Top Ten

March 31, 2009

$256 million in additional appropriation for NS universities

The Nova Scotia government announced yesterday $256 million in additional appropriation for university funding. The province's finance minister says university funding must continue to be a top priority for the government, especially during the economic downturn. The spending will reduce the 2008-09 budget surplus. NS News Release

Court orders UBC to pay back $4 million in parking fines

A BC Supreme Court judge has ruled that the University of British Columbia has been unlawfully issuing parking tickets since 1990, and has ordered the school to pay back over $4 million in fines to thousands of violators. In 2006, a Vancouver chartered accountant launched a class-action lawsuit against UBC on the issue of improper collection of fines and towing of cars. Up to the beginning of the trial, UBC argued that the fines were lawfully collected under the University Act, but then admitted that the practice was illegal. Vancouver Province

Layoffs still a possibility at UWO

At a town hall meeting on Monday, University of Western Ontario officials announced that layoffs have not been ruled out as the institution faces projected deficits of $11.3 million and $10.6 million over the next 2 years. Although 35 positions have been terminated through voluntary departures, it may not be enough to eliminate layoffs. Attendees of the town hall meeting were told the university's share of $150 million of infrastructure funding from the Ontario government may not be sufficient to stave off job cuts. Western News | London Free Press

$3-million deficit projected at Georgian College

Georgian College is expected to have closed out the fiscal year with a projected shortfall of $2.8 million. The college hopes a share of funding from the Ontario government will erase the operating deficit. President Brian Tamblyn says government funding has not kept up with rising enrolment in the school's diploma and degree programs. In the meantime, the college will draw from a $6-million reserve. Midland Mirror

UoGuelph cuts women's studies, organic agriculture programs

On Monday, the senate board of undergraduate studies at the University of Guelph made the decision to eliminate the university's women's studies program and organic agriculture major due to low enrolment. Next week, the senate will decide on the fate of 2 technology-related programs offered at Guelph-Humber. Following the decision, students in the women's studies programs stuck Post-it notes bearing messages expressing their frustration on bulletin boards and doorways at the University Centre. Guelph Mercury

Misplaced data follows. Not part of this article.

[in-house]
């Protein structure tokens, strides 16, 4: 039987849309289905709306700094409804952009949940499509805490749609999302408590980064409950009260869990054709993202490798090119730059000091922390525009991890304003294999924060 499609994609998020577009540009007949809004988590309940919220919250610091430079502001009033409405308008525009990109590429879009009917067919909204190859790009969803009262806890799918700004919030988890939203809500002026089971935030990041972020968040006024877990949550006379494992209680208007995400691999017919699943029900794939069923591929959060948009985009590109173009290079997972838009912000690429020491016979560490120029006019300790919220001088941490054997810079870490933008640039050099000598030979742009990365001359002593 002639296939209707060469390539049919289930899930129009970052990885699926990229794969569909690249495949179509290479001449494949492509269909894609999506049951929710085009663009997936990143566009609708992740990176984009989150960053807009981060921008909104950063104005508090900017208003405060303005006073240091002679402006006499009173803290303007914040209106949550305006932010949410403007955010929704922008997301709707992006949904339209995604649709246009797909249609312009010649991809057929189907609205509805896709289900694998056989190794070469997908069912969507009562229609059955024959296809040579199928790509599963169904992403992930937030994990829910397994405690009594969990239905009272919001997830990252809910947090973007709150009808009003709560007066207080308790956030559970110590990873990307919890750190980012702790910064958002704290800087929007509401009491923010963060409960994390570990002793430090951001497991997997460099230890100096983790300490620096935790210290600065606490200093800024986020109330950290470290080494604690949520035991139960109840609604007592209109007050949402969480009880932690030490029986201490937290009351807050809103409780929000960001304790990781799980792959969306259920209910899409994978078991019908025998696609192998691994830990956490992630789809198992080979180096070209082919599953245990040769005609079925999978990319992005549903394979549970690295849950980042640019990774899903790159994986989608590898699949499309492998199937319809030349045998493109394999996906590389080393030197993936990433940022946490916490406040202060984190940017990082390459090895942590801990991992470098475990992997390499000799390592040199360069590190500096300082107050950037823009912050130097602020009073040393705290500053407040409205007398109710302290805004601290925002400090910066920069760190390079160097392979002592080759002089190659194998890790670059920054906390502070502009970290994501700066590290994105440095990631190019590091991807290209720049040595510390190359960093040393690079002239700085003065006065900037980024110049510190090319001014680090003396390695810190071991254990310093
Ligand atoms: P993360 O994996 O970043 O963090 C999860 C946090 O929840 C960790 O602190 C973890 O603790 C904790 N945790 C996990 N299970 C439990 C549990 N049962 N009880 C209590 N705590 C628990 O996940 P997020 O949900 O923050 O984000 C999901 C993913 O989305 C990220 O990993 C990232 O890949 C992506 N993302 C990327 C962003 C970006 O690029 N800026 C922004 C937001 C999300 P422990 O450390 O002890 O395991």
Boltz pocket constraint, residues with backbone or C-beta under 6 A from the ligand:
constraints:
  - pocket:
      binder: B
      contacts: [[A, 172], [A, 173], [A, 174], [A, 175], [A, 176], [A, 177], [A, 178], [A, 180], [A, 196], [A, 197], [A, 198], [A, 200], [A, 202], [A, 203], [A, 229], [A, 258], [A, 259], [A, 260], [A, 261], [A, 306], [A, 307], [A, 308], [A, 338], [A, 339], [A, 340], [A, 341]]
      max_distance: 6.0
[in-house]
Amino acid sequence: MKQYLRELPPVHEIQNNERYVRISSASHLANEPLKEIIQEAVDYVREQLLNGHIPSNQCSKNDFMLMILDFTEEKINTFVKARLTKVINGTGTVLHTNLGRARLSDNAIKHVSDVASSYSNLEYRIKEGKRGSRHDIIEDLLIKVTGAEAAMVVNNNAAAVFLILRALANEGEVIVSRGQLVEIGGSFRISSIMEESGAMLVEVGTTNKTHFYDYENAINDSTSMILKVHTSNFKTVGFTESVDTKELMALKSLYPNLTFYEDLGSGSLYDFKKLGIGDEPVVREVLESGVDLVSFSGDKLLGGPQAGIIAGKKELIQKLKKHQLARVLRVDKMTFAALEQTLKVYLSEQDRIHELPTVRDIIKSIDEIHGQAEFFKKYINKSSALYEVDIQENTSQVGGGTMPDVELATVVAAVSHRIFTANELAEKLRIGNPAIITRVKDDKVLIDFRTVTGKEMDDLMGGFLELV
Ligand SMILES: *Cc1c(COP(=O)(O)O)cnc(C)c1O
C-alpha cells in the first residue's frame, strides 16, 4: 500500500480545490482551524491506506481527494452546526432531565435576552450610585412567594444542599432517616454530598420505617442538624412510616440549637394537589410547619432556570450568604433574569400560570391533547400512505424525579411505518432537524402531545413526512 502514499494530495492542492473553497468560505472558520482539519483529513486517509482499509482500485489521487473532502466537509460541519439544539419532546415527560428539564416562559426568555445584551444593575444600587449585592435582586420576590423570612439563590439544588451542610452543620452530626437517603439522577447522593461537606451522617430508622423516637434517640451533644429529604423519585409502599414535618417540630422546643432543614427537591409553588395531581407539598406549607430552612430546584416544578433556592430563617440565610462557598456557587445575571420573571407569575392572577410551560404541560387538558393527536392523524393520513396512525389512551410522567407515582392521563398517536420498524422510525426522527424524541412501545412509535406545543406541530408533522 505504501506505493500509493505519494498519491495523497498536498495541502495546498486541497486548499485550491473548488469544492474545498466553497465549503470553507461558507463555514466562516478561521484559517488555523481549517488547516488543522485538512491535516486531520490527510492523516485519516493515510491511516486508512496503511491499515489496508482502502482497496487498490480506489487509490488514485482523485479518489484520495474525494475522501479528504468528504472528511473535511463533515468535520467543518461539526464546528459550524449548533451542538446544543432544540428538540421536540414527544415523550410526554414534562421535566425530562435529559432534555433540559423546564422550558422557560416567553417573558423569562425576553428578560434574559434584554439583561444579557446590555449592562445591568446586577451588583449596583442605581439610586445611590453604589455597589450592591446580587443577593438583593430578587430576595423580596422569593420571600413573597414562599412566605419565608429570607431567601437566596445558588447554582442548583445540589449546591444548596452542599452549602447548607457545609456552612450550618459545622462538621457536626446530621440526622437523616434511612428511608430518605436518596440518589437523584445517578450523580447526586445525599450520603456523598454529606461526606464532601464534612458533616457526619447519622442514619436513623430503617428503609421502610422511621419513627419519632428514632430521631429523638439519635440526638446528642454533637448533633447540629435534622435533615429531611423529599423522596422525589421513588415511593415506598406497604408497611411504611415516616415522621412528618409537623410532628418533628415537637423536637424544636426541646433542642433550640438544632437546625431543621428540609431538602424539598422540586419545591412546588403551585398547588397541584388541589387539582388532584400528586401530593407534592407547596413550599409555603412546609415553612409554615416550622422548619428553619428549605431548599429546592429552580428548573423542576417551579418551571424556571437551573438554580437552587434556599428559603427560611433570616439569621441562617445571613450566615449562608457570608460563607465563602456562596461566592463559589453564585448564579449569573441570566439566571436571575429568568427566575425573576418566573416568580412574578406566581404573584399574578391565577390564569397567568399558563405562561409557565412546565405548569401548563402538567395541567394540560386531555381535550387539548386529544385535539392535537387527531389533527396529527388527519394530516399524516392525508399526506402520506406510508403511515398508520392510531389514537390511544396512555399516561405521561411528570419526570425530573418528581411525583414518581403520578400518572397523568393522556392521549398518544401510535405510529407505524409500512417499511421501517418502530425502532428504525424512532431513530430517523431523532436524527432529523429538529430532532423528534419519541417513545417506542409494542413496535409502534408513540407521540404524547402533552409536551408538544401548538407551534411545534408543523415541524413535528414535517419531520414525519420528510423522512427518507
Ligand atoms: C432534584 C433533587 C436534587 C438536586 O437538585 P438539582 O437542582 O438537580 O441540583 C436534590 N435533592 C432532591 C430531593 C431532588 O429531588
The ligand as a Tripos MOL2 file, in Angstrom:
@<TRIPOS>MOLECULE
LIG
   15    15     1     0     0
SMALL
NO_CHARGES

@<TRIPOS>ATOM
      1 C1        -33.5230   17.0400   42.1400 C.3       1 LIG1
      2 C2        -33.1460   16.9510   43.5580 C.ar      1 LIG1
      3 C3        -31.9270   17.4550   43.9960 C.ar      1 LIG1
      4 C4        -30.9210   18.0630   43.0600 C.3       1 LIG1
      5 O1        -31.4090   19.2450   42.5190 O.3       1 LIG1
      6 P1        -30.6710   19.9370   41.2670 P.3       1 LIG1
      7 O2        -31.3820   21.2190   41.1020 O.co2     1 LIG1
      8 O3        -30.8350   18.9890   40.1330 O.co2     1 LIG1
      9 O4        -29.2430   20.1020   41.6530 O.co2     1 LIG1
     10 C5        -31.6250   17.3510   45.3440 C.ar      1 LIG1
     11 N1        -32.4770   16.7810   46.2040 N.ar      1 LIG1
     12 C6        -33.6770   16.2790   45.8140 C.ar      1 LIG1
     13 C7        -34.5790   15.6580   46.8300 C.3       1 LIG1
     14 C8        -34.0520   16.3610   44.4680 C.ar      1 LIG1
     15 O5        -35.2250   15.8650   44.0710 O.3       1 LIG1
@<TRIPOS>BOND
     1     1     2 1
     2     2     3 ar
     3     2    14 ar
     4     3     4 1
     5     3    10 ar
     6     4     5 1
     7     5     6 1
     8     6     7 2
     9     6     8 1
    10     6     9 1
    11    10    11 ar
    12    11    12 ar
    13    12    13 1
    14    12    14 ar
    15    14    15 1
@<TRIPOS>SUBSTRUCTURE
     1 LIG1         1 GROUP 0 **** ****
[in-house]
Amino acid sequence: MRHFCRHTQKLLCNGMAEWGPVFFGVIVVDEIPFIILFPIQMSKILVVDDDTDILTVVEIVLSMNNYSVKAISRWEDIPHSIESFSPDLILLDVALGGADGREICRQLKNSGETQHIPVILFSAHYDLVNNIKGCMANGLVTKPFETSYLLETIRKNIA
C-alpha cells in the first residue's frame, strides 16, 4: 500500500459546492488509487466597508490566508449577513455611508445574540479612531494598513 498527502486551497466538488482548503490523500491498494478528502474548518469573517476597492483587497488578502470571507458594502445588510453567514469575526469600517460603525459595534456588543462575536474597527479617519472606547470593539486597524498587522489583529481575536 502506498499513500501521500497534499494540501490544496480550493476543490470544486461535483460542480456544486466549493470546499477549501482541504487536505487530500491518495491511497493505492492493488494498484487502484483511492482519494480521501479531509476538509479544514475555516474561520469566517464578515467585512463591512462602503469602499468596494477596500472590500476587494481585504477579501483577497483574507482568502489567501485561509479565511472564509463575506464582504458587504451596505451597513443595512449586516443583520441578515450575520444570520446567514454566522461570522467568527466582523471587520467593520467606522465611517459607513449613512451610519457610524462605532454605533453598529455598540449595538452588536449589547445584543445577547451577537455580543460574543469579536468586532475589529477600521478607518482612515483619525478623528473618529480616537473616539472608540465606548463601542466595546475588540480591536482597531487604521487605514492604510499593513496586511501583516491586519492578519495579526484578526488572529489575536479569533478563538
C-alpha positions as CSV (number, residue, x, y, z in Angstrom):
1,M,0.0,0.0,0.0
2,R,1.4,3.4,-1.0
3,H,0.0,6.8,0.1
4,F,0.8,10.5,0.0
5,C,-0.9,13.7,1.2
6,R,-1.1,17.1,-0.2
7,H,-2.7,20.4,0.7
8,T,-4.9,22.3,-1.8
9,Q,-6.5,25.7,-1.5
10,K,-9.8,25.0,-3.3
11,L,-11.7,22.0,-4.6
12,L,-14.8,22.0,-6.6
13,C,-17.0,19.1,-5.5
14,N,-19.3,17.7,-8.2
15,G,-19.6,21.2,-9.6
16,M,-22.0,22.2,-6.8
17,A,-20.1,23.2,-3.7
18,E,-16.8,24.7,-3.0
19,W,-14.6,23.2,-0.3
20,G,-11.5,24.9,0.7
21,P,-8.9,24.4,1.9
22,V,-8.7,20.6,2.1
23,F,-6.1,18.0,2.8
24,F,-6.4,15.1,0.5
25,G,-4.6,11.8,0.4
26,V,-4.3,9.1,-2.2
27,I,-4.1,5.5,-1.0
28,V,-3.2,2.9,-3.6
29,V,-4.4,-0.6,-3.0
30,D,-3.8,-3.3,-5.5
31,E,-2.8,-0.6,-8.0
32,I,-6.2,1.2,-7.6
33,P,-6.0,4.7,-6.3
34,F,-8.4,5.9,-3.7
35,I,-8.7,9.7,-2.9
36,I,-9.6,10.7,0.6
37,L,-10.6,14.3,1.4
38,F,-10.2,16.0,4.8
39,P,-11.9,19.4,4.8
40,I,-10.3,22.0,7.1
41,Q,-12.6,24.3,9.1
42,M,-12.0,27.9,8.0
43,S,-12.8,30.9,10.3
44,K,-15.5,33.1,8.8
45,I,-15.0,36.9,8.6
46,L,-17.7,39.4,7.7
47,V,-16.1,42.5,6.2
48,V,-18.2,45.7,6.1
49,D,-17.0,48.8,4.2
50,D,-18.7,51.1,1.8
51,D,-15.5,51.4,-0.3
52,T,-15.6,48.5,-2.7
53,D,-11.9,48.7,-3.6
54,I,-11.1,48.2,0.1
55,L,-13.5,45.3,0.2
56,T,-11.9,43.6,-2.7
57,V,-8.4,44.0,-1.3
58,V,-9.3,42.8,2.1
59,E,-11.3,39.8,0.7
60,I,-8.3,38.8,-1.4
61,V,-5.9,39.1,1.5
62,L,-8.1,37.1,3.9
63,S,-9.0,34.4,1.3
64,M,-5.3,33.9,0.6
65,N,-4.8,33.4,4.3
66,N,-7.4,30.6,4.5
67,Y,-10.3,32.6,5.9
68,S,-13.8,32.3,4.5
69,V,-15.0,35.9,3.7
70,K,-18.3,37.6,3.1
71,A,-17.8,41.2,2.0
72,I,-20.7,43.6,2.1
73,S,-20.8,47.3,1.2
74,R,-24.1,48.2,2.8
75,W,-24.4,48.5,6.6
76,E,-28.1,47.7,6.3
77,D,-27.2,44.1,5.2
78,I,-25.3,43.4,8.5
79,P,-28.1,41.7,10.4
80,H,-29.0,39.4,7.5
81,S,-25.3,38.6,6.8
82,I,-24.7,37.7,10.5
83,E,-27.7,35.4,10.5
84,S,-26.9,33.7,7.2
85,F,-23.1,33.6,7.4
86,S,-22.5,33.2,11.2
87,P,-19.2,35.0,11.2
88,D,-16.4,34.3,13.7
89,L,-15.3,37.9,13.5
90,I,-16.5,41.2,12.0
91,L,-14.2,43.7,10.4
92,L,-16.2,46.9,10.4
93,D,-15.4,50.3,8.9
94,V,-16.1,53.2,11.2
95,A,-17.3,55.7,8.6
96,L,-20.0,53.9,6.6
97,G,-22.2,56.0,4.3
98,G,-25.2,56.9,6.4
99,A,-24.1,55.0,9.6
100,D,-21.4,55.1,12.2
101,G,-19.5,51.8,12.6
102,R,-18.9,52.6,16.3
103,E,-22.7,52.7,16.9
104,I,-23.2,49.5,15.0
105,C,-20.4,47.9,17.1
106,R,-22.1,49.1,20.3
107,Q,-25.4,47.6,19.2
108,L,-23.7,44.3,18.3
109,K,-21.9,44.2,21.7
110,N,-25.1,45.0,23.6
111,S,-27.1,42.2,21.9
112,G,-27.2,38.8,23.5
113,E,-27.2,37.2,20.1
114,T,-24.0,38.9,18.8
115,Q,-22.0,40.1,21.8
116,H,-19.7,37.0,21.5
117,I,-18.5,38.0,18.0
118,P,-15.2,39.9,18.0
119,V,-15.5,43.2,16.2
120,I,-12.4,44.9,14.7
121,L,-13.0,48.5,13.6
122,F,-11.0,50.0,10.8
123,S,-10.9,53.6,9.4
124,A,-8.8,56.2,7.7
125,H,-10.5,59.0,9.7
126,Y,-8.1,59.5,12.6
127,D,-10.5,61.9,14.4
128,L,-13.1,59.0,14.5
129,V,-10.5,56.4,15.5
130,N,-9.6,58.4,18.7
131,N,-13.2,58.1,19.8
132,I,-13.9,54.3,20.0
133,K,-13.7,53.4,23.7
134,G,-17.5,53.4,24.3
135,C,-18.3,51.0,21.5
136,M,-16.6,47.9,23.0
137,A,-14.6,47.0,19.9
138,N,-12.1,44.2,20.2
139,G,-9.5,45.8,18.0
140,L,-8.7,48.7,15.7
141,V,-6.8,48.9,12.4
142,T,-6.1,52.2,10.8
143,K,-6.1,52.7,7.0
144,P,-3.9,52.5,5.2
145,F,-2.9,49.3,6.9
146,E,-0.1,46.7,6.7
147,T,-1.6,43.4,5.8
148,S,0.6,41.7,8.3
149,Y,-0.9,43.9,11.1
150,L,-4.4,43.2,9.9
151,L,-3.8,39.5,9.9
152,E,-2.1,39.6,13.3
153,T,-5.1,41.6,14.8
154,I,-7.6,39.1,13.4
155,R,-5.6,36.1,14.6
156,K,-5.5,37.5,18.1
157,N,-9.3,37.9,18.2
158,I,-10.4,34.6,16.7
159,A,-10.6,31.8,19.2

Conestoga to revive volleyball program

After a 16-year absence, varsity men's and women's volleyball will return to Conestoga College next season. While some universities across Canada are making cuts to sports budgets or eliminating teams altogether, a Conestoga spokesperson says a projected 8% enrolment increase at the college means the school can afford to add teams to its varsity roster. In a few years Conestoga may revive its basketball teams, which, along with volleyball, were cut in 1993 due to budgetary constraints. Waterloo Region Record | Globe and Mail

SFU opens Faculty of Environment

Today Simon Fraser University officially launches its new Faculty of Environment, which houses the institution's School of Resource and Environmental Management, the department of geography, the Environmental Science program, the Centre for Sustainable Community Development, and the Graduate Certificate in Development Studies. Due in part to the anticipated faculty launch, enrolment figures have increased over last year. The faculty has 552 undergraduate students, 123 graduate students, and 39 faculty members. SFU News Release

uCalgary campaign encourages use of campus services

The University of Calgary has launched a campaign called "Keep It On Campus" to promote the use of on-campus services in order to boost revenue generated by these services. Approximately $24 million in generated every year through the Catering & Food Services, Hotel & Conference Services, the Bookstore, and the MicroStore, and these funds are reinvested in the university to help enhance the overall student, faculty, and staff experience. This fall, uCalgary will open its first on-campus hotel, thereby increasing its guest accommodation and conference service capabilities. UToday | Keep It On Campus

Carleton president discusses university's future with Citizen editorial board

Last Friday, Carleton University Roseann Runte met with the Ottawa Citizen's editorial board to talk about her vision for the university. In the hour-long discussion, Runte described her goal to strengthen the university's reputation for innovation, enhance community relations, invest in academic programs related to environment and sustainability, and have Carleton earn a Nobel Prize. She also discussed potential collaboration between the university and the newspaper in which journalism students produce content for the Citizen, and business students work with the paper on advertising and promotions. Ottawa Citizen

Osgoode Hall receives $1-million donation for new dispute resolution centre

York University's Osgoode Hall Law School has received a $1-million gift from the Paul B. Helliwell Foundation to go towards a new multi-million dollar high-tech facility consisting of an electronic courtroom and specially designed space for alternative dispute resolution. To be named the Paul B. Helliwell Centre for Innovation in Dispute Resolution, the facility will assist law students, researchers, courts, mediators, and arbitrators in exploring new methods to resolve disputes. Y-File